Hunter facing charges after two dogs found dead

    A social media post set off a barrage of anger, disgust and even death threats toward a hunter accused of killing two dogs. (WTOV)

    Pete Byers says he was preparing to take his dogs and his tools on a work trip to Pittsburgh when his two beloved companions, Bella and Emmy, disappeared.

    "I turned around to lock that gate. I turned around my dogs were gone," Byers said. “And it’s the opening day of gun season so I’m like dying inside. I’m scared to death."

    Byers says an hours-long search began. He enlisted the help of friends and neighbors and used four-wheelers, all the while calling for his pets.

    Byers says hunters reported hearing shots and a dog yelp, but eventually a trail of tracks allegedly led to Michael Chedester's tree stand 800 yards away.

    “I asked him, did you kill my dogs man, I want to know so I can bury them. Meanwhile he keeps eyeing this new brush pile. That’s new and fresh," Byers said. “Then he kind of looks down his nose at me and says ‘yeah, I killed your dogs. You want me to buy you two new ones? I'll buy you two new dogs."

    “I asked him where are they and he looks at me like I’m confused and he points right there to my brush pile. And there's Emmy's paw, sticking out from the logs,” Byers said.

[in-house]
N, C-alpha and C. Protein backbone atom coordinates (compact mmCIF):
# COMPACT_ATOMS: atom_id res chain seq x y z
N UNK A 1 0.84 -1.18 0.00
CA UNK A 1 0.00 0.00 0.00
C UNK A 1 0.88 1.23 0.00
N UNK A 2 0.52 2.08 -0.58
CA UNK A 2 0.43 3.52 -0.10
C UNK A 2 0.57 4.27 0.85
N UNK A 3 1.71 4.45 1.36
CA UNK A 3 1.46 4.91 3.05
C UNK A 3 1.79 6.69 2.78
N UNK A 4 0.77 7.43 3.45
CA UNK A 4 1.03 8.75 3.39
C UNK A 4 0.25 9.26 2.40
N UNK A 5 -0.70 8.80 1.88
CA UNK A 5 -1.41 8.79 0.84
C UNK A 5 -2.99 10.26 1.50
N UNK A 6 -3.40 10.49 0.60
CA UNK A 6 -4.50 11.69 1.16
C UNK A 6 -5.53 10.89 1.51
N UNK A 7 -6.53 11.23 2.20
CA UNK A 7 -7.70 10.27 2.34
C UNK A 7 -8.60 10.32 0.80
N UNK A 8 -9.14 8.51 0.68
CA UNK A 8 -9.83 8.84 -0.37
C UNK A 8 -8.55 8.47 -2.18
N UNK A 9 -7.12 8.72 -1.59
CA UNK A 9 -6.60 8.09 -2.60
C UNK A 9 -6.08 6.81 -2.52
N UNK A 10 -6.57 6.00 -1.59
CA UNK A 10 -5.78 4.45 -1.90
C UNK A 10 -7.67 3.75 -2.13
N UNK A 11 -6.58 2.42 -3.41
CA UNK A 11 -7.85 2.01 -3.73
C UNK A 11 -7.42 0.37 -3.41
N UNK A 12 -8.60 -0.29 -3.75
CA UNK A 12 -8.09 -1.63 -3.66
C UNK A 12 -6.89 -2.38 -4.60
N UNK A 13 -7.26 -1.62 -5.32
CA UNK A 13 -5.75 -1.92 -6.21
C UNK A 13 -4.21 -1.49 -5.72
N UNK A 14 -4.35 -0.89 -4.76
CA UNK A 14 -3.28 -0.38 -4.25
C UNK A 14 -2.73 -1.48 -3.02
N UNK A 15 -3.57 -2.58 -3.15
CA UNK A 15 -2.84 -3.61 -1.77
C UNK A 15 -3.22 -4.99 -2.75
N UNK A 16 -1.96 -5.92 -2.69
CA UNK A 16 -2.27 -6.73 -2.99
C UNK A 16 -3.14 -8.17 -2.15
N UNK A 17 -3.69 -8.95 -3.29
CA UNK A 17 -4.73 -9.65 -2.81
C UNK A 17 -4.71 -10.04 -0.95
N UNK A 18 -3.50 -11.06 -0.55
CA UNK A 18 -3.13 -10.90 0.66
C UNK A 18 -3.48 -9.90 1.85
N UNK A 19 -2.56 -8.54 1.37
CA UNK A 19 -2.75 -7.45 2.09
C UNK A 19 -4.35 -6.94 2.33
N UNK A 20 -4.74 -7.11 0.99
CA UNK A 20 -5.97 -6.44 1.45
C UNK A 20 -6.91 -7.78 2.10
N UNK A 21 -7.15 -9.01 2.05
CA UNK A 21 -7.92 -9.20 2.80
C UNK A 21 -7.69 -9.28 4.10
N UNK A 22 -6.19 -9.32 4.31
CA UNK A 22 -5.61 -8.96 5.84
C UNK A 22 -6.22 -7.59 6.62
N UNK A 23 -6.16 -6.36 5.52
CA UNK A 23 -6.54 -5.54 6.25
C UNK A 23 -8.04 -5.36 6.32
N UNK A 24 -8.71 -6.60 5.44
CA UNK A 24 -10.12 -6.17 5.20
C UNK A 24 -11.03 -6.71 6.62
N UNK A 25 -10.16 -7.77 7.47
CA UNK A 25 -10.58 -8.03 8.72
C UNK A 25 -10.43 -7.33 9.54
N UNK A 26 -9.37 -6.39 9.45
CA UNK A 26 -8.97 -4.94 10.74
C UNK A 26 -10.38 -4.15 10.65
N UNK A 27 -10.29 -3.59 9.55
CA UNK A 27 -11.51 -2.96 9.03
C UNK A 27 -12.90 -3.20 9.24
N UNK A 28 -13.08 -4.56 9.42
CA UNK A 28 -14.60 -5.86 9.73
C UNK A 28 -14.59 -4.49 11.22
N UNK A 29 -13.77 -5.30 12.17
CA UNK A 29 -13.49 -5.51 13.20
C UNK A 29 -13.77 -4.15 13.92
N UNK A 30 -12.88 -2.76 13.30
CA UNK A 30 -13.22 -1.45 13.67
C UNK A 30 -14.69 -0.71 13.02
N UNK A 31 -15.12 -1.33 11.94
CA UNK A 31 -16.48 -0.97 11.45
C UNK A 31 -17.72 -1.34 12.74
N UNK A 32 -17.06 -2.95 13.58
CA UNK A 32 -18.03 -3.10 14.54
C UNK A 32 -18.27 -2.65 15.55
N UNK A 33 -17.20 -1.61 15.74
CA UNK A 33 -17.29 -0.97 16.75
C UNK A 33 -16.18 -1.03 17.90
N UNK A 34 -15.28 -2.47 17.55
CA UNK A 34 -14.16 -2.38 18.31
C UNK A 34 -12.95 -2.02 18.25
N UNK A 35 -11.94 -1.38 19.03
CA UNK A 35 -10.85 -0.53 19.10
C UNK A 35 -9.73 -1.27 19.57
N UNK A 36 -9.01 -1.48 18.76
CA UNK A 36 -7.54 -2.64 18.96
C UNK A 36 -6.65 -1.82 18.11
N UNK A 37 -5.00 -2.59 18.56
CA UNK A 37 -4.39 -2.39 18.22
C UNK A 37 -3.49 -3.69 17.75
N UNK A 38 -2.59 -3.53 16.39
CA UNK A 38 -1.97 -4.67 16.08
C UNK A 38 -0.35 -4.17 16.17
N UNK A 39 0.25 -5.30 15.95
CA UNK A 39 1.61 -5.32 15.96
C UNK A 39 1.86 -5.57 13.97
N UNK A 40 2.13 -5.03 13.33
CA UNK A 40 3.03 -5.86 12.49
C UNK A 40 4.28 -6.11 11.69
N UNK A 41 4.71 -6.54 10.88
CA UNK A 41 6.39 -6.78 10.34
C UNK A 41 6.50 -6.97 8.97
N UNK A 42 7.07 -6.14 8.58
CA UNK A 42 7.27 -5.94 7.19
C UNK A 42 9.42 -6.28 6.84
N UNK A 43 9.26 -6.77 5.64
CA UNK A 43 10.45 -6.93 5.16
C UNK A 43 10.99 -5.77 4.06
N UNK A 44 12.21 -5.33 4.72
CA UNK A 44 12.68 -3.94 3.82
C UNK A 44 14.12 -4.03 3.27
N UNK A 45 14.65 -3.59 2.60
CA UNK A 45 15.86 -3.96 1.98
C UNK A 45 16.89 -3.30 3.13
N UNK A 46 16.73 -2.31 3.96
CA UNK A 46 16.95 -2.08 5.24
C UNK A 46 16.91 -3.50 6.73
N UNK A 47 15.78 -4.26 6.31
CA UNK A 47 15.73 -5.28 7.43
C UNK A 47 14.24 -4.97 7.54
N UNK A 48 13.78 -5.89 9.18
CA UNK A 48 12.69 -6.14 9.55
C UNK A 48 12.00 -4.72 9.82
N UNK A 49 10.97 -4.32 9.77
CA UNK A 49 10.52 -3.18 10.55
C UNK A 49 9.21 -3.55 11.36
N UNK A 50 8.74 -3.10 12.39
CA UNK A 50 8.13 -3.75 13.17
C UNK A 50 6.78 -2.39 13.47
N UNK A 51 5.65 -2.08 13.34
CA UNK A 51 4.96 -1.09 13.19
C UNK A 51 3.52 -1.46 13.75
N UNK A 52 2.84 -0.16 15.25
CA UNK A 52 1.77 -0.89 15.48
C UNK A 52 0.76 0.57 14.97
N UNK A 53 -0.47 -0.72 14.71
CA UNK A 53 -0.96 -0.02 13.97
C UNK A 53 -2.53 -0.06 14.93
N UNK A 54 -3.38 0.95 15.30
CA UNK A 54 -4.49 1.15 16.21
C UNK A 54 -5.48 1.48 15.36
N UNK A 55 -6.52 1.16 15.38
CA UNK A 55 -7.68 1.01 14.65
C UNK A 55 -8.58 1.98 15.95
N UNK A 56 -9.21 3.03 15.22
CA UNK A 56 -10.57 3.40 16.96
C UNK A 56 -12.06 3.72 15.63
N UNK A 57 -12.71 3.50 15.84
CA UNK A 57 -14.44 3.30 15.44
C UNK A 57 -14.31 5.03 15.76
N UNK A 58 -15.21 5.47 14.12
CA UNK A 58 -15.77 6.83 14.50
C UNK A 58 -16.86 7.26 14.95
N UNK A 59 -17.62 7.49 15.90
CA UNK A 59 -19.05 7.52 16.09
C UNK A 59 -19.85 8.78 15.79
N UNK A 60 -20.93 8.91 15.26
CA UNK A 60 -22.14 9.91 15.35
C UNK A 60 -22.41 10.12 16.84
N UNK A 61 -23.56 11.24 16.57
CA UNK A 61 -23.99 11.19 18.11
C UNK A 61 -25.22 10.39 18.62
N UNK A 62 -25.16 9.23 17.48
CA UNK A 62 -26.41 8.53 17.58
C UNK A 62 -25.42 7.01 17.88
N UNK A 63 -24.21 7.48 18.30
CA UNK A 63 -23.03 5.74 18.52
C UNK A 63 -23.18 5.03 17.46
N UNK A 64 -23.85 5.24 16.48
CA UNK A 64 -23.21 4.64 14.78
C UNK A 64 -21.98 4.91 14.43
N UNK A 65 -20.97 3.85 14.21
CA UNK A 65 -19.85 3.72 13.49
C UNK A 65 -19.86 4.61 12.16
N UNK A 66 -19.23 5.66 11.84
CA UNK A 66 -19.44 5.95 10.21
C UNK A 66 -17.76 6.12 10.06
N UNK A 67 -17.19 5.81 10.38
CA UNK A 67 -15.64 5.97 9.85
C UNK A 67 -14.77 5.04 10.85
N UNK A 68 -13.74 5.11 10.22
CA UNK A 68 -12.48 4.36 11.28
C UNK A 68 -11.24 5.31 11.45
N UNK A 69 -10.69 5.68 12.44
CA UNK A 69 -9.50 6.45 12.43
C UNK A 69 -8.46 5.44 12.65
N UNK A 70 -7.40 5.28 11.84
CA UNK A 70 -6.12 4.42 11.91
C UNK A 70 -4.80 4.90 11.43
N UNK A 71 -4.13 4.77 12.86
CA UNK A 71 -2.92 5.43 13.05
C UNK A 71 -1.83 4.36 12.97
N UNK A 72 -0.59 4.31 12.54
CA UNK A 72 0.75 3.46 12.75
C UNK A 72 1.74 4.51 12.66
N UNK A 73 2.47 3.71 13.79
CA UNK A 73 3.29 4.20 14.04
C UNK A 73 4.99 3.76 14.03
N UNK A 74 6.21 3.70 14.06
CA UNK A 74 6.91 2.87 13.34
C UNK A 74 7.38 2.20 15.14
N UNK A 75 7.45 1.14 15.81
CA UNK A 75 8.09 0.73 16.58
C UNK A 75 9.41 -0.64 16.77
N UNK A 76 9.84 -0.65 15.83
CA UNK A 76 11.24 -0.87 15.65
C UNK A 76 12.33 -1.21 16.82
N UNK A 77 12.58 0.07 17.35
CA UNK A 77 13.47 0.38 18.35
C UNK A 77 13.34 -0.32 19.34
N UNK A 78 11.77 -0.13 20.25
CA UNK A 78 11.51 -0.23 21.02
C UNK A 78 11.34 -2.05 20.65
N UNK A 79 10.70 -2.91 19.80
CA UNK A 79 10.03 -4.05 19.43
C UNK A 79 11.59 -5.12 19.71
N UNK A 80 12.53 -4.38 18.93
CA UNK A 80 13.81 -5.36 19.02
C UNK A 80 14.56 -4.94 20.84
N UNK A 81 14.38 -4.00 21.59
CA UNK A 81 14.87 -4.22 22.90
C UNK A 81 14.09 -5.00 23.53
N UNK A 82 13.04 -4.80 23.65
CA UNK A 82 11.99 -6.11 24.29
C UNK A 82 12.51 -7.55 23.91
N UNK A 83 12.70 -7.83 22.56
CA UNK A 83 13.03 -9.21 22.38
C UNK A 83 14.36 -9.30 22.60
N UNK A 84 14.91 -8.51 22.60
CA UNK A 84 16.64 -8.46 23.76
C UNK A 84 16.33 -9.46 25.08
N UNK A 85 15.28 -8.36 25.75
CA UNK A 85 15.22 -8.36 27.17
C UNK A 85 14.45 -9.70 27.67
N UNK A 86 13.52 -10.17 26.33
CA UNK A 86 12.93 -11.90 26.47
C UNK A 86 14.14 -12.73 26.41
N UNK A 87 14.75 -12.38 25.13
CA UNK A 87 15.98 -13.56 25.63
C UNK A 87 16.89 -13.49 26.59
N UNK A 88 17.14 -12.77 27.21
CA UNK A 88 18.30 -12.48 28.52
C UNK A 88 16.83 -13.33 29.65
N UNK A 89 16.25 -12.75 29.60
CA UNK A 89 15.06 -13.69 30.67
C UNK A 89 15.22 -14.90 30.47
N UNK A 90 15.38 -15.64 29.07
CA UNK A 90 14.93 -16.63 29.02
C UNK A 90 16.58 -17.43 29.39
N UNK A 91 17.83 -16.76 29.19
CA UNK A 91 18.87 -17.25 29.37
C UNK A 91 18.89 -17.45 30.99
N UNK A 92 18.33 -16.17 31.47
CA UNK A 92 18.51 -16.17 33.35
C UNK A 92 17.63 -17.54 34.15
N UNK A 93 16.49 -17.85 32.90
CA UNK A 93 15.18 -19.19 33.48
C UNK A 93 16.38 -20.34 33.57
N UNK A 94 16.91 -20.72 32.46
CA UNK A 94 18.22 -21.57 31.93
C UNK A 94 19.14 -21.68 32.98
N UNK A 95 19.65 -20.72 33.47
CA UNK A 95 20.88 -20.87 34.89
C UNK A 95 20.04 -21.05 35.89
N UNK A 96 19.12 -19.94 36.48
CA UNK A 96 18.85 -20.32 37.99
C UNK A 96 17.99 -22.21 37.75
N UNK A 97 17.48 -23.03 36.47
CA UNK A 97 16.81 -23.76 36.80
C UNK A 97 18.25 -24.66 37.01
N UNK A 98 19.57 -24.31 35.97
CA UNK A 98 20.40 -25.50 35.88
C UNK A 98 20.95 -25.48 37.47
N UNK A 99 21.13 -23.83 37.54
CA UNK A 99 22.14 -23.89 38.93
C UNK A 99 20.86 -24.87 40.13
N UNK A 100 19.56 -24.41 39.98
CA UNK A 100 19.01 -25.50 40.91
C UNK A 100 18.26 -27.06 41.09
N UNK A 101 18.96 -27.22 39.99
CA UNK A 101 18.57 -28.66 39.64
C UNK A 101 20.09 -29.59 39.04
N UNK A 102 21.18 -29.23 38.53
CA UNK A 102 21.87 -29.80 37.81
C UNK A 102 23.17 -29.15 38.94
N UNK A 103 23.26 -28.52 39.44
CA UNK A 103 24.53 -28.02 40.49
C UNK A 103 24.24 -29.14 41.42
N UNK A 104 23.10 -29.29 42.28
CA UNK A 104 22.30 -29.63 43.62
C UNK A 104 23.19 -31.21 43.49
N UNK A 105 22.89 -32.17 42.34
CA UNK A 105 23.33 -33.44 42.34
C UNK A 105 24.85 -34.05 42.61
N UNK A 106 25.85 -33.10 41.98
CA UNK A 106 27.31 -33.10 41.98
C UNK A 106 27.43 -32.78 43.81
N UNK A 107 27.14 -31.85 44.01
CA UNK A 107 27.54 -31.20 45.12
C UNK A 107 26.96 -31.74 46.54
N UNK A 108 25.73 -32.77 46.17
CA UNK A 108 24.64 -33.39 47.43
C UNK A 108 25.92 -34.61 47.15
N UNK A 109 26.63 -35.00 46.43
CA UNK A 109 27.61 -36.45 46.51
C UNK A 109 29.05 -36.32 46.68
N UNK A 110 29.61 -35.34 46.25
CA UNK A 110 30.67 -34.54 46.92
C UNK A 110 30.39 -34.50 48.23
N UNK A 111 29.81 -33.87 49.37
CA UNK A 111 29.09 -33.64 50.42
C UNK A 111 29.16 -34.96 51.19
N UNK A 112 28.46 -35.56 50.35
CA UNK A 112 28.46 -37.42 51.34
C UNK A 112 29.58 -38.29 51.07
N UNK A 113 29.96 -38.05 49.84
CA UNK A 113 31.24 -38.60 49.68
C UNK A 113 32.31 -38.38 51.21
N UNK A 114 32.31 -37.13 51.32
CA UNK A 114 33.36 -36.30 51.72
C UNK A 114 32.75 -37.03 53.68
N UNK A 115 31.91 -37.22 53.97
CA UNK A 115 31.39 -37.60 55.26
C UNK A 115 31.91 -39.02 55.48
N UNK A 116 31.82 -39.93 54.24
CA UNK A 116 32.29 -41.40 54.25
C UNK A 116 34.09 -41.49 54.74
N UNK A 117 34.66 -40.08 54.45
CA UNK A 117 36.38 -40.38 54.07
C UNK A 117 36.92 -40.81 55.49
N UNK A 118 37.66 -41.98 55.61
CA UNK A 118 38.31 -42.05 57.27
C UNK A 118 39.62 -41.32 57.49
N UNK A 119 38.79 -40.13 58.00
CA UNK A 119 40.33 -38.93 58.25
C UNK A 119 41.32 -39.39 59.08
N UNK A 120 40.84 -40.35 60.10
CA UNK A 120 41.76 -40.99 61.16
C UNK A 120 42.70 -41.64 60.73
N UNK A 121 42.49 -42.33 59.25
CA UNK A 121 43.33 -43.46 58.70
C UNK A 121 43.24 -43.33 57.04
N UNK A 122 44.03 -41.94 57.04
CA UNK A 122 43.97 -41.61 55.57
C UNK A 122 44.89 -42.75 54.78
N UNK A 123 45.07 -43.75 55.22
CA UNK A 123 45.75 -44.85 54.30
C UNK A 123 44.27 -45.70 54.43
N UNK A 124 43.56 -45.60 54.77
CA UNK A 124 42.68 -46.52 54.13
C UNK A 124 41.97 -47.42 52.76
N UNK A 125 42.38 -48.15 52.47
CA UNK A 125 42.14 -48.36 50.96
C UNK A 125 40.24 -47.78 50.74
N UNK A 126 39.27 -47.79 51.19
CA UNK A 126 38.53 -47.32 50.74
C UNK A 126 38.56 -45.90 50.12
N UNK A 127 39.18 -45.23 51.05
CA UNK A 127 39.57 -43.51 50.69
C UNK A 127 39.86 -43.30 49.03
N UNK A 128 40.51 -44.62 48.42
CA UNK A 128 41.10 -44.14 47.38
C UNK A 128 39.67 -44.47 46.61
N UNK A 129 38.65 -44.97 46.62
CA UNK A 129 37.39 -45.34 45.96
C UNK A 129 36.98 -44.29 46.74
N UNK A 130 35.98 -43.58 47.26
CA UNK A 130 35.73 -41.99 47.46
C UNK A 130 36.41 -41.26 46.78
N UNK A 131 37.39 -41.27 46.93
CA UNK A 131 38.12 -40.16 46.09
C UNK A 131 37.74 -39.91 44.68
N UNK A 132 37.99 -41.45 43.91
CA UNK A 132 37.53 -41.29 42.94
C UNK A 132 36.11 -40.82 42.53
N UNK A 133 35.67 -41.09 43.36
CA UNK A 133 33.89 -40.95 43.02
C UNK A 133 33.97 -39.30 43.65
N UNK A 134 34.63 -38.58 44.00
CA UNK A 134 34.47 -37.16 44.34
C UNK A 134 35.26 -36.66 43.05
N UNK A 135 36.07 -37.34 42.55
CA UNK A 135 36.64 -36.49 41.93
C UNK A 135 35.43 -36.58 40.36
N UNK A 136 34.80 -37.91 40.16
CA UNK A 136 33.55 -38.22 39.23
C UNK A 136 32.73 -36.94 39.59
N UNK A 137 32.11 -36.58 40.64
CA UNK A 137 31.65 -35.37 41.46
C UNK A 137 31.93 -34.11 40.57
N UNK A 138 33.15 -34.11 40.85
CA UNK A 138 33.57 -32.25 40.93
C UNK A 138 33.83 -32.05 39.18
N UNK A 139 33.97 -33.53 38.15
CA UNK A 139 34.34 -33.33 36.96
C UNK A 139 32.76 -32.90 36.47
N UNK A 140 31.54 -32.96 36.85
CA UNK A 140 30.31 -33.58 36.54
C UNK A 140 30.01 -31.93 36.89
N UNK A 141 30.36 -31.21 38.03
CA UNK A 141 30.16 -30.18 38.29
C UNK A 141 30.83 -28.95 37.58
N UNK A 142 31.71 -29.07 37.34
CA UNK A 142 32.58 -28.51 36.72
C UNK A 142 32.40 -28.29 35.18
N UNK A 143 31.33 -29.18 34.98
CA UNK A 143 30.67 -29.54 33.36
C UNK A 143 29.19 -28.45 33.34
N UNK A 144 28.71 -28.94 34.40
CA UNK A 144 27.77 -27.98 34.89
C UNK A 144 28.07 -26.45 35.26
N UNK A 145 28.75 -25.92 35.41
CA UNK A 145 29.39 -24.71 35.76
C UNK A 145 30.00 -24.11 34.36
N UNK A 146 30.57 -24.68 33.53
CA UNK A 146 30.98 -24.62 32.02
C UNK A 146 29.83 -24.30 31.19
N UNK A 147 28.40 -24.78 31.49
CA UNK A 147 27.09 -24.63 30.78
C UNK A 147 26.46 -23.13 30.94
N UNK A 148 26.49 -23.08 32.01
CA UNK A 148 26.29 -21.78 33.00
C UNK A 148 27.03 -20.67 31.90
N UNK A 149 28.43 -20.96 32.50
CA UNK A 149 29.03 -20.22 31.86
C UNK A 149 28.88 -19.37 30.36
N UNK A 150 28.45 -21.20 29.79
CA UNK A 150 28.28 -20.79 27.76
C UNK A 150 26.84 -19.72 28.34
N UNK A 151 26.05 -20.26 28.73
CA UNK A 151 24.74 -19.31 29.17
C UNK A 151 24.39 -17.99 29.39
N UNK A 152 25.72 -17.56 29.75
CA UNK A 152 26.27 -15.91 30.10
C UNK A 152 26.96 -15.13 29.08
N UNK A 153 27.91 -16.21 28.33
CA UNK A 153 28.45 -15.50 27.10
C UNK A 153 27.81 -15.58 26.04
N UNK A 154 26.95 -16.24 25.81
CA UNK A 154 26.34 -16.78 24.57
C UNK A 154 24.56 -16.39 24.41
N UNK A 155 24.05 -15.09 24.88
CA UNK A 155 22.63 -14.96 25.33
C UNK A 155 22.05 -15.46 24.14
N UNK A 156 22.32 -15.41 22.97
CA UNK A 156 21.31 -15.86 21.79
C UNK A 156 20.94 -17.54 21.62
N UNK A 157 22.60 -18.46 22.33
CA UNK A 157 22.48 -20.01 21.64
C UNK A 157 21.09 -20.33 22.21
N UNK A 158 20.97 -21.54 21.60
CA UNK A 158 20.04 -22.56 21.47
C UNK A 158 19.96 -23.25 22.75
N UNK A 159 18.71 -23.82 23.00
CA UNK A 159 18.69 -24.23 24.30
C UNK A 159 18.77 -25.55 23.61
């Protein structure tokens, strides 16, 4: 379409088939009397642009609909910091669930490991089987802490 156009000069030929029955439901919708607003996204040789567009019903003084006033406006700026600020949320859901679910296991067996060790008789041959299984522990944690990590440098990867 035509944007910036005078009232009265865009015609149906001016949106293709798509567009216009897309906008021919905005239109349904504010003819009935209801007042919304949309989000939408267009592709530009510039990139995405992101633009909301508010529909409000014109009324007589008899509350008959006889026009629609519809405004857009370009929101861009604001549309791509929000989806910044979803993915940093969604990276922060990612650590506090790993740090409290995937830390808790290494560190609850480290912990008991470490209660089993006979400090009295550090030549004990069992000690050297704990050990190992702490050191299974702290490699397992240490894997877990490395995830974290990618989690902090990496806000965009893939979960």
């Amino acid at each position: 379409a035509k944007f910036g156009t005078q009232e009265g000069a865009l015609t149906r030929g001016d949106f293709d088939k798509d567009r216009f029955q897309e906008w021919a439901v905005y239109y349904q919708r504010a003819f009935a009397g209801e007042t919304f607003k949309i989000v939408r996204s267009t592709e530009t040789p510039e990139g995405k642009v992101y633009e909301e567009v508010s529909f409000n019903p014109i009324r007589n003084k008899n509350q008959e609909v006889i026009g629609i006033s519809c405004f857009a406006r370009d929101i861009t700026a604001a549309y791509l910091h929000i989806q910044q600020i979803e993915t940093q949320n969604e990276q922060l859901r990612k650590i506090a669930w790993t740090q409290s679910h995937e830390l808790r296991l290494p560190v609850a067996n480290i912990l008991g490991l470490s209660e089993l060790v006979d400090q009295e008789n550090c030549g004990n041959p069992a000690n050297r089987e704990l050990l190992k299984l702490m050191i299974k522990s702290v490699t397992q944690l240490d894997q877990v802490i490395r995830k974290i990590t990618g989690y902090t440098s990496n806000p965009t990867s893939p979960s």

Byers notified authorities and a Belmont County sheriff deputy was called to interview Byers and the suspect, Michael Chedester.

    “All that was taken, put in a very thorough report and forwarded to the prosecuting attorney," said Sheriff Dave Lucas.

    Prosecutor Dan Fry says two felony charges of prohibitions concerning companion animals will be filed against 59-year-old Chedester, of St. Clairsville.

    The offenses stem from the newly-imposed Goddard's Law, which only went into effect in Ohio on September 13 of this year. The law makes it a fifth degree felony to knowingly cause serious physical harm to a companion animal, such as pets or domestic creatures.

    Meanwhile, the Byers family and friends are remembering five-year-old Emmy, a Weimaraner and six-year-old Bella, a Doberman.

    “They were just really good friends, unconditional love all the time," Byers said.

    Those two felony charges won't officially be filed until Wednesday morning. Chedester will then be summoned to court for a hearing.

    If convicted, Chedester could be sentenced to the maximum of 12 months on each count or 24 months consecutively.

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